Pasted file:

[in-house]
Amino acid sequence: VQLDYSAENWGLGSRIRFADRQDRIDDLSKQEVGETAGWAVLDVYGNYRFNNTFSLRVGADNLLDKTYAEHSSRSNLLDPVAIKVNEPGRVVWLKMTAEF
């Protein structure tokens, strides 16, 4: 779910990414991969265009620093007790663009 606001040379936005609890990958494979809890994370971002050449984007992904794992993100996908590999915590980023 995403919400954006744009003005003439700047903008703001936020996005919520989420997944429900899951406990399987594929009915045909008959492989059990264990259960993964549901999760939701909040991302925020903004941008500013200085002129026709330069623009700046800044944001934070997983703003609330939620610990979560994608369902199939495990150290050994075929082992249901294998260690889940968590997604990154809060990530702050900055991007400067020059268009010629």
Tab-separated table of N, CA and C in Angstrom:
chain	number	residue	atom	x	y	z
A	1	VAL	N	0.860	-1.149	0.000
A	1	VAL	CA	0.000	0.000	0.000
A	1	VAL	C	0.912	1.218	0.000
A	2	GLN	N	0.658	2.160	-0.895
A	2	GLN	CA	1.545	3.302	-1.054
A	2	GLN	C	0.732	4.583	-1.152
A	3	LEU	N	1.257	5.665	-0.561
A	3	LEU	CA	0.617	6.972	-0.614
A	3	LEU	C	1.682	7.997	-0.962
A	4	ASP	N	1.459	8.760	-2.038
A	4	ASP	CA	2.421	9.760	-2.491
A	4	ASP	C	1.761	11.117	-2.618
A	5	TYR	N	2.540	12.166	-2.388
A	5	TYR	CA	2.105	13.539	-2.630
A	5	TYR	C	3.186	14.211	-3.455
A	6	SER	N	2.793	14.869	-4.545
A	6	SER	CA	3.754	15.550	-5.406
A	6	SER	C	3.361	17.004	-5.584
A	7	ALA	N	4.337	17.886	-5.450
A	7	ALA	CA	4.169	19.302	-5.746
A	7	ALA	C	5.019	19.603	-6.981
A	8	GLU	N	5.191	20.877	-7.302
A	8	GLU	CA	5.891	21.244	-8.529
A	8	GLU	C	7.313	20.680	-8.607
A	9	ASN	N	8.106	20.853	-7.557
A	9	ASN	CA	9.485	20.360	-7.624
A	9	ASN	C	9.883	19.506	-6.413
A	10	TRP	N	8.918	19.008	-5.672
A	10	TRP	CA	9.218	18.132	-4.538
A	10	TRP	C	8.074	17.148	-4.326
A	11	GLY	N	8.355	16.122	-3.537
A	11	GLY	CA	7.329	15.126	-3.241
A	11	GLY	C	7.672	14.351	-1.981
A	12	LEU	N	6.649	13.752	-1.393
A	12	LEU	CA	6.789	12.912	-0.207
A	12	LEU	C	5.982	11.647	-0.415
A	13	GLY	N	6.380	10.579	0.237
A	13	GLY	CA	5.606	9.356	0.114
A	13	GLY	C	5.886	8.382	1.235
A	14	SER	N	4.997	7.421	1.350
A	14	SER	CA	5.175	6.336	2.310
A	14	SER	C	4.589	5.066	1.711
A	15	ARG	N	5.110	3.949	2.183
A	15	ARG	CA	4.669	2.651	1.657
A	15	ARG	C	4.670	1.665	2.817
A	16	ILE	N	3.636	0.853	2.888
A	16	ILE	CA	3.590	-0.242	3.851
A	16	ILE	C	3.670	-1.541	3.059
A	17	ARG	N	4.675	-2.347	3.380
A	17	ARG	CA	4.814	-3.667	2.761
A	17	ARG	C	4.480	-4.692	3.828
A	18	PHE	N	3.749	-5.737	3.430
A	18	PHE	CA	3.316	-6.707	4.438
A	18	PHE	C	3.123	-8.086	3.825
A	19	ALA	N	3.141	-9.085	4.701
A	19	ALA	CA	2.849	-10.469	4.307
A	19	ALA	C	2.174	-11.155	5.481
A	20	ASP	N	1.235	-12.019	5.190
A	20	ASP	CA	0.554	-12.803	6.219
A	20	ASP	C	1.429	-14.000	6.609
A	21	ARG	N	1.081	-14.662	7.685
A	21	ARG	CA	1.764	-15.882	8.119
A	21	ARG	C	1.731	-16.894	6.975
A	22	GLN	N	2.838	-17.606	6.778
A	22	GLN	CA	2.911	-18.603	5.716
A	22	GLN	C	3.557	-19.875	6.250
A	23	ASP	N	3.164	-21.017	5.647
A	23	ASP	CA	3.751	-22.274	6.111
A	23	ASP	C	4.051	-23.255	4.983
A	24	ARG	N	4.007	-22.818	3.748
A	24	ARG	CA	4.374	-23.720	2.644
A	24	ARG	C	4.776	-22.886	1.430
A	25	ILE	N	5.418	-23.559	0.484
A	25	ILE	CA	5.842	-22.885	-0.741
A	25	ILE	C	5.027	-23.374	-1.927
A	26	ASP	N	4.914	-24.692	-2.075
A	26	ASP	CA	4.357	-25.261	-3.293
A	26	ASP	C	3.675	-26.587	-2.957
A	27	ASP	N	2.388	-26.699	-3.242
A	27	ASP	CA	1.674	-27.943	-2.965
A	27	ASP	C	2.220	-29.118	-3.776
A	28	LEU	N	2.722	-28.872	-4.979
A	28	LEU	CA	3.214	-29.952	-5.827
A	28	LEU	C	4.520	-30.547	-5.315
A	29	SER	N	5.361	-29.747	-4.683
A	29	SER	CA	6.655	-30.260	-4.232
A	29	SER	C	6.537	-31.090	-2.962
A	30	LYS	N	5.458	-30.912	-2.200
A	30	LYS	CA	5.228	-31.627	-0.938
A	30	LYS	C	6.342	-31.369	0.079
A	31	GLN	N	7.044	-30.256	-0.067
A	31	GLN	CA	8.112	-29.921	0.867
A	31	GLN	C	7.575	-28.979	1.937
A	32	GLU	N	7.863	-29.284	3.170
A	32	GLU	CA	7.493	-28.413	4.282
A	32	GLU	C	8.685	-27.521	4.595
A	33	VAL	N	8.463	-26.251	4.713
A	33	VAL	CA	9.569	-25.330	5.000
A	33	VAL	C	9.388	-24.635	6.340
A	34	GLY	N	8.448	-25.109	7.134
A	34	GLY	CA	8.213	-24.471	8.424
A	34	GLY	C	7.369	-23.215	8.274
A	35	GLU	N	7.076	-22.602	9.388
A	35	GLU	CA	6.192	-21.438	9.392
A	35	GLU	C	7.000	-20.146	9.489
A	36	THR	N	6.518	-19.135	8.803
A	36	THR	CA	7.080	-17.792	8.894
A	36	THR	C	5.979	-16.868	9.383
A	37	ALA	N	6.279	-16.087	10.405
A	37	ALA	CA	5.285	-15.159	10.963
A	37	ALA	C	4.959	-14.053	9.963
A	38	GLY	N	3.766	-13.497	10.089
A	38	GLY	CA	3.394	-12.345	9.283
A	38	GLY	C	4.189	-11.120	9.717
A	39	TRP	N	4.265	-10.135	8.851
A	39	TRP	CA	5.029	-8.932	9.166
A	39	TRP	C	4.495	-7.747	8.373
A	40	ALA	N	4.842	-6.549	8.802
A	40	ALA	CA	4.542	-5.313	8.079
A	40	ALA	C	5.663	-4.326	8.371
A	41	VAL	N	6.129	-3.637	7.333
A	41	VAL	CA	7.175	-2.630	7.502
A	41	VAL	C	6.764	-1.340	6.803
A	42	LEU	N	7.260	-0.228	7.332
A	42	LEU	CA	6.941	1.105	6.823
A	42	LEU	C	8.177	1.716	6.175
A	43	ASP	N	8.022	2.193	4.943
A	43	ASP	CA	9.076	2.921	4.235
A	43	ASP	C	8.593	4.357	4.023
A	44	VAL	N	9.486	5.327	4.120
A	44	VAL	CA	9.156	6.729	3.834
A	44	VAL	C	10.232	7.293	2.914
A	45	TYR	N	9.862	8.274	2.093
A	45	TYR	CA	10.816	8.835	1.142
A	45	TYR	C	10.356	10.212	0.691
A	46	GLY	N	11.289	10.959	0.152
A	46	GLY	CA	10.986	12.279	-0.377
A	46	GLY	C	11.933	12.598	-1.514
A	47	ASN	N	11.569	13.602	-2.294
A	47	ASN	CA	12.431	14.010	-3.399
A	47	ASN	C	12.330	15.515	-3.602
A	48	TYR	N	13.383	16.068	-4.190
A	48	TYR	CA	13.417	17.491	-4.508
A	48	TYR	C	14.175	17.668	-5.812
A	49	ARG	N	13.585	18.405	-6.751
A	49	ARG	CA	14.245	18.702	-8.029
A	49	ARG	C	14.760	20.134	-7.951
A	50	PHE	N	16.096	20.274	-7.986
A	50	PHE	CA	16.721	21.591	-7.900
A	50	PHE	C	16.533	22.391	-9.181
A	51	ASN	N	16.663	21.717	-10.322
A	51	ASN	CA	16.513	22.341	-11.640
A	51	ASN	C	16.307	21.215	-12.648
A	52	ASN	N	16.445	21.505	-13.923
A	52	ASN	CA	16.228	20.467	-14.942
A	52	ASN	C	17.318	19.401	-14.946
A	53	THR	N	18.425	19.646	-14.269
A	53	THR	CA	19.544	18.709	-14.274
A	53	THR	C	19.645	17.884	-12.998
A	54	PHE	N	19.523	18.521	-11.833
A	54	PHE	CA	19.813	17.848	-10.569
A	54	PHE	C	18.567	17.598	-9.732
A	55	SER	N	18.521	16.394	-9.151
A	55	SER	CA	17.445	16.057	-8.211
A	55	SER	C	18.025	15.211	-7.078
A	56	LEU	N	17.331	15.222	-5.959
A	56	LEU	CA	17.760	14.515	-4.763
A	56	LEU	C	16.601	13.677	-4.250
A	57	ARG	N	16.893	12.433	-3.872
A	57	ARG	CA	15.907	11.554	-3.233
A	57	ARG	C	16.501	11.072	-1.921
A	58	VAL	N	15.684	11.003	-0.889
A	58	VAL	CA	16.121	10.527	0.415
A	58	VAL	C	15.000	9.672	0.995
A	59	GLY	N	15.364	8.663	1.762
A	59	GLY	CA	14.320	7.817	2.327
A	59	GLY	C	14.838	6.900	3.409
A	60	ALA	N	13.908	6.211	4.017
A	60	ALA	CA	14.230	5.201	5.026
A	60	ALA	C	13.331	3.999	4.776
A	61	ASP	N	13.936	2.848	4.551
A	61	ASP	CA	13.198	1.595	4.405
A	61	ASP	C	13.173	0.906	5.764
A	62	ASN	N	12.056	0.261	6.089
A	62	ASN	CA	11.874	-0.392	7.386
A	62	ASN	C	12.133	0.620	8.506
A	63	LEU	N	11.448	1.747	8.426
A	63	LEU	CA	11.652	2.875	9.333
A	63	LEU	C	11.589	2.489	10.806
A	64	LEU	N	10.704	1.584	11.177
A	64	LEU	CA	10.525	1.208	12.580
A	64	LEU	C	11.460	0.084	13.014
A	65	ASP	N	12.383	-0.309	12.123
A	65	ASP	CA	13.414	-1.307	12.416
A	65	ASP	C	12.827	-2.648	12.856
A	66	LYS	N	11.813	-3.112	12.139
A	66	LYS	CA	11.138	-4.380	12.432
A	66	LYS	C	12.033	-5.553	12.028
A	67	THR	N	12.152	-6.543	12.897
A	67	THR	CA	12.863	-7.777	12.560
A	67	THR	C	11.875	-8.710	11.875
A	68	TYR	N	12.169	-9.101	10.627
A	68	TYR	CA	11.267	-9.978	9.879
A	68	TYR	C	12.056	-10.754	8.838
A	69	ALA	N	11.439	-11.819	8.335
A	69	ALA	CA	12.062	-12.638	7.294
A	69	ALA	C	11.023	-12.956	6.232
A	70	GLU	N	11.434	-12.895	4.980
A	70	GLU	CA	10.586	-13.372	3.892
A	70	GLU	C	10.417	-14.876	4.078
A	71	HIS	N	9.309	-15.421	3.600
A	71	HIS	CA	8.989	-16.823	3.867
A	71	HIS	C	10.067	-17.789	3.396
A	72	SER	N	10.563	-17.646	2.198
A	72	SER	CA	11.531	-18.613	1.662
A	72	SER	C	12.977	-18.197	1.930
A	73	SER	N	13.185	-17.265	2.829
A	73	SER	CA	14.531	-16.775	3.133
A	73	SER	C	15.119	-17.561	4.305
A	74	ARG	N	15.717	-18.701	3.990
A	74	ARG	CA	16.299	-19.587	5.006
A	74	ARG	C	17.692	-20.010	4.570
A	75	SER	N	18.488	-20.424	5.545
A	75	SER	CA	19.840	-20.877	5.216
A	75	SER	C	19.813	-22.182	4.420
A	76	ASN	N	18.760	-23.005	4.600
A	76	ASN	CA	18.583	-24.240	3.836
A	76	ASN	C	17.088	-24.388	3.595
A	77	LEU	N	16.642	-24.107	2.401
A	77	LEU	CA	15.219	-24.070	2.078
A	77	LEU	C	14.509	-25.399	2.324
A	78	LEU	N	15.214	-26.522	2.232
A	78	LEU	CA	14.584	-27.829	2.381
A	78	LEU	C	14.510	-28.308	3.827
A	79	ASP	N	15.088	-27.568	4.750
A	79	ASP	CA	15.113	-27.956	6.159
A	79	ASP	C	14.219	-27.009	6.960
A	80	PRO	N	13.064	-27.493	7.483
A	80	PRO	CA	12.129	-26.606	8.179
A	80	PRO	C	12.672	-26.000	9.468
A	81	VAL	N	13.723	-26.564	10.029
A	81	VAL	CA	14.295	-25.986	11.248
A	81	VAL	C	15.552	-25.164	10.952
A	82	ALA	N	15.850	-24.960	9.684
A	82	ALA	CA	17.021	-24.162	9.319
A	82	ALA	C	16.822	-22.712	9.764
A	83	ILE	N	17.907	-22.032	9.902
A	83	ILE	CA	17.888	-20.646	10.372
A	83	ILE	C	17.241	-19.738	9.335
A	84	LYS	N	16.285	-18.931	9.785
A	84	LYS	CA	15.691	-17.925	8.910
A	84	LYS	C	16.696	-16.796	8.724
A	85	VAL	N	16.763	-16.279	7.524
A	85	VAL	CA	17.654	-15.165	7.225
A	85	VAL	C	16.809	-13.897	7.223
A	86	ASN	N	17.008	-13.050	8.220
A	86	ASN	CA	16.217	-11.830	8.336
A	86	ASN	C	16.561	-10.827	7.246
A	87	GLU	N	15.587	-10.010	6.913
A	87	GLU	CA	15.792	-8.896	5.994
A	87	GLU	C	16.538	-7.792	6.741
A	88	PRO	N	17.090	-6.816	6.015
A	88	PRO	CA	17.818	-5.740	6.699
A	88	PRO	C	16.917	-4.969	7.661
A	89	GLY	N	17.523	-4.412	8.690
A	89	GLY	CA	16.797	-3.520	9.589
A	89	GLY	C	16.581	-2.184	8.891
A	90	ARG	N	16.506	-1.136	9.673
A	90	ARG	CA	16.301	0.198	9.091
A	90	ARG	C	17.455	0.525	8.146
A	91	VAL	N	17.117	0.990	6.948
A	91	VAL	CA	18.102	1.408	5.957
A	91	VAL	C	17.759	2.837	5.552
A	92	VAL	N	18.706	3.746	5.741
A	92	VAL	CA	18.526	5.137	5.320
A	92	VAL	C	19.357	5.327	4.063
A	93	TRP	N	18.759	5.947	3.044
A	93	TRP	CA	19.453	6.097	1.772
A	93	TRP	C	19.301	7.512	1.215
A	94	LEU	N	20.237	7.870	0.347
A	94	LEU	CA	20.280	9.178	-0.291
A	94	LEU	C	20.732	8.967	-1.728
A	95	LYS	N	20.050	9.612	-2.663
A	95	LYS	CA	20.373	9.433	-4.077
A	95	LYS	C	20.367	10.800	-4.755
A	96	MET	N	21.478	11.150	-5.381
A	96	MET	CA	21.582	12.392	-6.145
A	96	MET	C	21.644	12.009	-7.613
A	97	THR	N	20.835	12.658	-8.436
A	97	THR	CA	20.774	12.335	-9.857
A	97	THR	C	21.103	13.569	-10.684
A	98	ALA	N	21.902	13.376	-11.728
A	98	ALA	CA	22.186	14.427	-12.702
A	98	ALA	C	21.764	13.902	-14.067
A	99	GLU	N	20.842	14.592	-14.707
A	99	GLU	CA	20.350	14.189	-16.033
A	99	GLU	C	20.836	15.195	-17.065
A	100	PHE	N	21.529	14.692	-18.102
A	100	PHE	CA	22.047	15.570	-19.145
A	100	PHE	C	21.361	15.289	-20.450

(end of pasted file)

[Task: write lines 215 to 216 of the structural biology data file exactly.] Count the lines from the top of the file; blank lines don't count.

A	70	GLU	C	10.417	-14.876	4.078
A	71	HIS	N	9.309	-15.421	3.600